So any thought that the Campaign’s false statement that the bill strips the FDA of its ability to review the impact of e-cigarettes was just an oversight is clearly laid to rest. The Campaign is fully aware that this is not the case and in fact makes this very argument in response to its opponents.
Furthermore, the Campaign for Tobacco-Free Kids is wrong on this point. The Bishop-Cole bill is significant because it requires the FDA to promulgate standards to regulate vaping product flavorings. The agency has had the authority to do so for 8 years, but has failed to issue a single product standard during that time. Thus, forcing the FDA to act within 3 years is a very significant impact of the Bishop-Cole legislation.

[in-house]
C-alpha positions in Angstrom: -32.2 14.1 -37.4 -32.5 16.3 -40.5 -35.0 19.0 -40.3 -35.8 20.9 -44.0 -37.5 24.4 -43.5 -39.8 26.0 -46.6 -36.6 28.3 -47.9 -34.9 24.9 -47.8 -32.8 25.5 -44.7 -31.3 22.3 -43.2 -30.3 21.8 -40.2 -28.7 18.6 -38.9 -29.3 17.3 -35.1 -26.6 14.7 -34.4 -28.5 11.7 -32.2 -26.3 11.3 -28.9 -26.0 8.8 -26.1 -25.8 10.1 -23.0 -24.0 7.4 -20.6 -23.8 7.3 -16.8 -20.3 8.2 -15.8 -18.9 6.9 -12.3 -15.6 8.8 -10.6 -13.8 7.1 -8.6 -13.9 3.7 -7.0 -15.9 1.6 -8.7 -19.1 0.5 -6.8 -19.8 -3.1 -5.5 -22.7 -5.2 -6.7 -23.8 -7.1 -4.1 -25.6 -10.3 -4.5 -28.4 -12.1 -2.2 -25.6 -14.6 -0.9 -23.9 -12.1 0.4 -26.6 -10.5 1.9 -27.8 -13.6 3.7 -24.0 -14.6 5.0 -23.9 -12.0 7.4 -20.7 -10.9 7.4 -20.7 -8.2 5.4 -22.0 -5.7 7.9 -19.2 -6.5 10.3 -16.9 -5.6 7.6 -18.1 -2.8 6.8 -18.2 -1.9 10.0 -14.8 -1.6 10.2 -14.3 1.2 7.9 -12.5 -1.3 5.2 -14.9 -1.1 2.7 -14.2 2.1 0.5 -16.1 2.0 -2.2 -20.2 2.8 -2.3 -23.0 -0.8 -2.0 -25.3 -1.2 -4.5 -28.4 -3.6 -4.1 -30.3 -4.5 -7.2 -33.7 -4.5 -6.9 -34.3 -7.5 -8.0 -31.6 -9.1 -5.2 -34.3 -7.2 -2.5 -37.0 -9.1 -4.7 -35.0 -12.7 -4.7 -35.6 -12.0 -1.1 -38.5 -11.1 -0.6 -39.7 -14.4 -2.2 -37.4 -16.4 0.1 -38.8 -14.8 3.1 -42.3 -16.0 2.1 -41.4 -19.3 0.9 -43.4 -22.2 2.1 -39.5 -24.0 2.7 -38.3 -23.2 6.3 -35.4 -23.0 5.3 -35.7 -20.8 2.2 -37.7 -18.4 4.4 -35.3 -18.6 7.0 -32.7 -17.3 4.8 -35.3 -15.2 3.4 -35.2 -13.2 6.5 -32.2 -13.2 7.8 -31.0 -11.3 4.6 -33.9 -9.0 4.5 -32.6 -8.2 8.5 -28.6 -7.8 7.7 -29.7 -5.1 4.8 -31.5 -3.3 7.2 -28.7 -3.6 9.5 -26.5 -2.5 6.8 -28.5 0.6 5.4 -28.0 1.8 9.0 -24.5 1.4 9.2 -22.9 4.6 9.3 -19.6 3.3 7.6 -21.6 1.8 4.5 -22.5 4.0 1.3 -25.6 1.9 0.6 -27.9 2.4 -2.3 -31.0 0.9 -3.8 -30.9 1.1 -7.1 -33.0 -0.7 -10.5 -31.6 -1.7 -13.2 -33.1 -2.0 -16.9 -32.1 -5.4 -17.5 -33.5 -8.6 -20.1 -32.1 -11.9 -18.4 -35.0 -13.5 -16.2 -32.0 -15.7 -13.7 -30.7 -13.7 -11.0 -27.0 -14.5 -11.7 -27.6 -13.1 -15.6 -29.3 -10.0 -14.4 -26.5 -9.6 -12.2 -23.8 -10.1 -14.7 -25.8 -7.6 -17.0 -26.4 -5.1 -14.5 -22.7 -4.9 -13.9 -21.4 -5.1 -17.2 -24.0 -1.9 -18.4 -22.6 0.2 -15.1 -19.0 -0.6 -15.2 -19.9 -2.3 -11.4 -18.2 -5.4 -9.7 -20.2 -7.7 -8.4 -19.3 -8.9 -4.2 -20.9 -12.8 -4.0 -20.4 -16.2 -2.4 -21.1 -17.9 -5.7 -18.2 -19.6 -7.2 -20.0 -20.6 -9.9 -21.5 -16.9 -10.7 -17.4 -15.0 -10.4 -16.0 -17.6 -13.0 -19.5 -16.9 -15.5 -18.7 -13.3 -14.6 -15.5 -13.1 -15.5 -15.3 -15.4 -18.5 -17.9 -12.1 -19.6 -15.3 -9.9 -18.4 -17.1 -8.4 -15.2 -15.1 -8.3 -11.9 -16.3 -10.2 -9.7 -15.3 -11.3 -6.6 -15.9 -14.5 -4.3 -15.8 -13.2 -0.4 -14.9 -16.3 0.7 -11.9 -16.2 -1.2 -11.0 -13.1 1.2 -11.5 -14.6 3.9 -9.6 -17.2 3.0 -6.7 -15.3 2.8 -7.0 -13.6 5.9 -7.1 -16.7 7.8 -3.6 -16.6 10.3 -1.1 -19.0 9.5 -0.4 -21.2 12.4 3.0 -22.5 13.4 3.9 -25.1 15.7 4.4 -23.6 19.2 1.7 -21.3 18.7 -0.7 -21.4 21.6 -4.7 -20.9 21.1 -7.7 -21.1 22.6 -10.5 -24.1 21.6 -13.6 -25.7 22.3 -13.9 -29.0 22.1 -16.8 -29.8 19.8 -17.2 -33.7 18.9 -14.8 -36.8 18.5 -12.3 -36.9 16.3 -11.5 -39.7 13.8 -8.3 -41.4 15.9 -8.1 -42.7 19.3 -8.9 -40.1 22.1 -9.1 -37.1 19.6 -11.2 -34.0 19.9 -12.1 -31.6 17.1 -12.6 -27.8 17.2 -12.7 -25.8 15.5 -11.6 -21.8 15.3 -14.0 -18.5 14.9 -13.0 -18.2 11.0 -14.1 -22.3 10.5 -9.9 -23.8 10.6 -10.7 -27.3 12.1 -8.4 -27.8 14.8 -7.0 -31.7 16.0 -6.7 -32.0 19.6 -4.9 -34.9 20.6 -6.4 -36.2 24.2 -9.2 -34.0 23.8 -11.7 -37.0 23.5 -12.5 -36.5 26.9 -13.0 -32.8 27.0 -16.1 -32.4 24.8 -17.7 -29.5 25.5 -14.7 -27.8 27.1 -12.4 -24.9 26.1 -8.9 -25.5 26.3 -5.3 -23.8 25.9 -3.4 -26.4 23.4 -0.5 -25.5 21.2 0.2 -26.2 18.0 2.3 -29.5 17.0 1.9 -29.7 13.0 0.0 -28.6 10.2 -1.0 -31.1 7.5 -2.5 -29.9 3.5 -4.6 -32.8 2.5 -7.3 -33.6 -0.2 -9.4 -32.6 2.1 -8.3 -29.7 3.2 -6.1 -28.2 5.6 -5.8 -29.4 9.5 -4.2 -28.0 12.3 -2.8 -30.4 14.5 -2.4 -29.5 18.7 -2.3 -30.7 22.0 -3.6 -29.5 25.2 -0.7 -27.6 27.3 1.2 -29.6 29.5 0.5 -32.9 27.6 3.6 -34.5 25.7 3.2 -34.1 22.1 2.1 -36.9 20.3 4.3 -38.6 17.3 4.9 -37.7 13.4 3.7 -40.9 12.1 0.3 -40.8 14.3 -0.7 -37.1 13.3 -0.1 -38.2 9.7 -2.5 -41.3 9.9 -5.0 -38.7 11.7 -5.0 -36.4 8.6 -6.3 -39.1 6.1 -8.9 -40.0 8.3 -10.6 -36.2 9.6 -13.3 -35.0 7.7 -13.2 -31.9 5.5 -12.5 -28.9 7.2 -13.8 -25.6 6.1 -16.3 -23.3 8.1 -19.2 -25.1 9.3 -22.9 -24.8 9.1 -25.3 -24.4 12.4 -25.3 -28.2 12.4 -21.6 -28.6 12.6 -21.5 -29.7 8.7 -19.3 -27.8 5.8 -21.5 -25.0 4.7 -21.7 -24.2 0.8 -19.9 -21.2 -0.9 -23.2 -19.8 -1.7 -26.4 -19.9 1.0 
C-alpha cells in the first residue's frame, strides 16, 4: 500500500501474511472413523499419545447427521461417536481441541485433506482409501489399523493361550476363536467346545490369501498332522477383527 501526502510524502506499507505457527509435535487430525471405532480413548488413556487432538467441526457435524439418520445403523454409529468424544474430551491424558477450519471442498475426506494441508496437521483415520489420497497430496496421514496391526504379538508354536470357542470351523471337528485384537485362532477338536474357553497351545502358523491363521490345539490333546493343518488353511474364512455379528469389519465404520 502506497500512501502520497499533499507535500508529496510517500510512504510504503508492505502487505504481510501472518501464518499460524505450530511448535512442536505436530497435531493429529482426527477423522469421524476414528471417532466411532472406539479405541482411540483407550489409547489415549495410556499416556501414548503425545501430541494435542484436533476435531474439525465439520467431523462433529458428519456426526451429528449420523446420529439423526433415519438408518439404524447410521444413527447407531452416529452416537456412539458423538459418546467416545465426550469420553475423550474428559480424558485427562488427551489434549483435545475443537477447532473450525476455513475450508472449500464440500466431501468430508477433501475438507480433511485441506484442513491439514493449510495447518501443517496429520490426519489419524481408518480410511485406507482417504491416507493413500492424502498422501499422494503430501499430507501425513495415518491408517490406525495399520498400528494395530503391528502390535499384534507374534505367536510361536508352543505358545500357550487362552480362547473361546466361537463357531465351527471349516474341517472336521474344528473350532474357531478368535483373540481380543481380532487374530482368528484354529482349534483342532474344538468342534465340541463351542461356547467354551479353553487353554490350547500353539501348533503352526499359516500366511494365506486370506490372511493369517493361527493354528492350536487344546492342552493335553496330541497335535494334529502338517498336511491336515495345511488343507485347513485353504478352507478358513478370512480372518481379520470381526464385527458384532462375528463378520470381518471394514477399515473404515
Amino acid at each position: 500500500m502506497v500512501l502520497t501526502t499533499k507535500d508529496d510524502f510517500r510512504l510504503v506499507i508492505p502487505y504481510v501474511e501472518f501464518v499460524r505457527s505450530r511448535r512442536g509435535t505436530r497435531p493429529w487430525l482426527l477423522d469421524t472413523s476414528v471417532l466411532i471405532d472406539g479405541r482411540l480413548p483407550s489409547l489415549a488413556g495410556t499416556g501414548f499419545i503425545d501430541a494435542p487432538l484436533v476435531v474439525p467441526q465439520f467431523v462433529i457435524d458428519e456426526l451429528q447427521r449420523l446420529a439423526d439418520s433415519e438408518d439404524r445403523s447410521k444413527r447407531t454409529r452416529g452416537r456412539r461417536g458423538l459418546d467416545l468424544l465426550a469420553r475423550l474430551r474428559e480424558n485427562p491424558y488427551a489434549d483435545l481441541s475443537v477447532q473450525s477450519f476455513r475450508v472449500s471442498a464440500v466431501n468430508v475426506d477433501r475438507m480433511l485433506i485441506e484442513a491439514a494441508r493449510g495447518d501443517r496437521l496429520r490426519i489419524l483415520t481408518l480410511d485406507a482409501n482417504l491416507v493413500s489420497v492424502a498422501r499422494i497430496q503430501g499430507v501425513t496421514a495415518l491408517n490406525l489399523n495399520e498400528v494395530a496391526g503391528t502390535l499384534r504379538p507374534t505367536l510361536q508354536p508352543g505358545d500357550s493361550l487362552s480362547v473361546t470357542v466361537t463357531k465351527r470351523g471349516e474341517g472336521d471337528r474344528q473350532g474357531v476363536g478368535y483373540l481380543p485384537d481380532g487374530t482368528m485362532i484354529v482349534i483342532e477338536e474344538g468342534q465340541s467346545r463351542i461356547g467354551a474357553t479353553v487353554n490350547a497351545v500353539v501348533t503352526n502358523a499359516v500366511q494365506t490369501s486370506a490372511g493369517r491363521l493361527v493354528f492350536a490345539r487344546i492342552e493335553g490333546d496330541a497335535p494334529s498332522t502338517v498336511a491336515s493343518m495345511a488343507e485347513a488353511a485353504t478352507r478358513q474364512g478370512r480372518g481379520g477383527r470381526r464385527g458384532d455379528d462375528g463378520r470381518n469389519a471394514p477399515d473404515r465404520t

The bottom line is that I now believe the Campaign for Tobacco-Free Kids is intentionally lying, with a deliberate aim of deceiving the public and its constituents. It is no more ethical than many of our public health opponents. However, I view their dishonesty as more troubling because the Campaign has incessantly attacked the tobacco companies for lying to the American people. The Campaign should therefore be beyond reproach in its own statements to the public.
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In a submission to the Australian government, the Australian Medical Association (AMA) argues that there is no evidence that e-cigarettes can help smokers quit, that e-cigarettes are harmful to health because they simply substitute one addiction for another, and that physicians must fight to prevent vaping from becoming an acceptable alternative to smoking.